We hear a lot these days about everything as a Service and certainly, some of it makes sense. With services such Amazon Web Services and Microsoft’s Azure platform available it’s so cheap and easy to create a server that provides Public Applications, why would you bother hosting them in-house yourself?
But what about Security, surely this is something you need or want to have control of and there’s no real model for buying this as a Service is there?
That all depends on who you are of course, if we look the largest companies that span the globe they deliver many different types of services to their users, but they tend to provide it as a Service to them. If the business as a whole invests in setting up a Security Operations Centre (SOC), employing staff to run it and purchasing software and tools for them to use, then they don’t just swallow this cost. Different business units are often charged for using these services making them “as a Service”. It’s a good business model to recoup the millions of pounds that you’ve just spent on building the service and the SOC.
The big difference here though is that these business units don’t get a choice about how they buy these services, they are mandated and added automatically to their budgets.
Not really a fair market for them but you start to see how they consume everything as a service.
Once we move down the ladder a little and get to the mid-size businesses it starts to get a little more interesting. There’s not quite so much money available here, go to the MD or CEO and ask for £1,000,000 to build a SOC and there’s a predictable answer. Why would you go to the effort of building all of this when big providers have already done it? Why not use your OpEx budget to buy Security as a Service?
For some there are problems with compliance, data not being able to leave region or territory can make it difficult to find a provider who can accommodate all of your needs; if you’re big enough, you can generally find a provider who will put some effort into winning your business and investing in their infrastructure in order to accommodate you.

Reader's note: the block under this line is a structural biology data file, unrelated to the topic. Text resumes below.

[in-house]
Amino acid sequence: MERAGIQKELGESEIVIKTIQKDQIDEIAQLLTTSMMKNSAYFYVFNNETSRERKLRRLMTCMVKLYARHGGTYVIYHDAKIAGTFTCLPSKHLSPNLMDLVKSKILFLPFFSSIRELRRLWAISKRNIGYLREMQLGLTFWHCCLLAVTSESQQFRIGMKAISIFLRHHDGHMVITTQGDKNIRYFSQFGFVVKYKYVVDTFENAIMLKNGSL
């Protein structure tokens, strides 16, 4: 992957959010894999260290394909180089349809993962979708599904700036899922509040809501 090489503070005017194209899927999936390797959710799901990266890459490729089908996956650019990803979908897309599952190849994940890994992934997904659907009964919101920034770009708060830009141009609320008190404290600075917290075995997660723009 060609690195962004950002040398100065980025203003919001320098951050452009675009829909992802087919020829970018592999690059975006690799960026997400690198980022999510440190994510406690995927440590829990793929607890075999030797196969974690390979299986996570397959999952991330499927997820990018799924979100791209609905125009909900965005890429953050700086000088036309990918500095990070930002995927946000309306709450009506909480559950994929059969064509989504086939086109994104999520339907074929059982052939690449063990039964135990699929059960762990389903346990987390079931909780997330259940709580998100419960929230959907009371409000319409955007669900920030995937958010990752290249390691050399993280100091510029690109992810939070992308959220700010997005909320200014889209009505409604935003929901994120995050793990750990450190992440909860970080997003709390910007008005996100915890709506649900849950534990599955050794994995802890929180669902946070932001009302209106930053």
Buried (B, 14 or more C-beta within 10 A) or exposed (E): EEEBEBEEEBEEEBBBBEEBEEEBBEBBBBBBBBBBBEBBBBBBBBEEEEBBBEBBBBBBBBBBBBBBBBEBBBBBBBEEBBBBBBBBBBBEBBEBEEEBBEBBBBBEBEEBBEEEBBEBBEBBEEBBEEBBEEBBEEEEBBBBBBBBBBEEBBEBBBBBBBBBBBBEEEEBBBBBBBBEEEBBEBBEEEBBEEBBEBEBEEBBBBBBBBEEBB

So, the big guys have it easy. If they want this, then they can get it but that also means that everything we have seen so far is all about providing Security as a Service for those that can pay a premium for it.
We are now left with those businesses with say, less than 350 employees, this includes everyone from sole traders up to that though. What should they do? Well that clearly varies with size so let’s pick a sweet spot and focus on a business with 150 employees. It’s a good size business, revenue is likely to be in the high millions at this point and you’d hope that net profit is good too as this is the bit we are going to start eating into when we look at new services.
I hear your groans, asking for money that comes out of profit at this size company is never easy and we’ve all been there before. Something has to give before you get increased budget so let’s have a think at what we are going to need.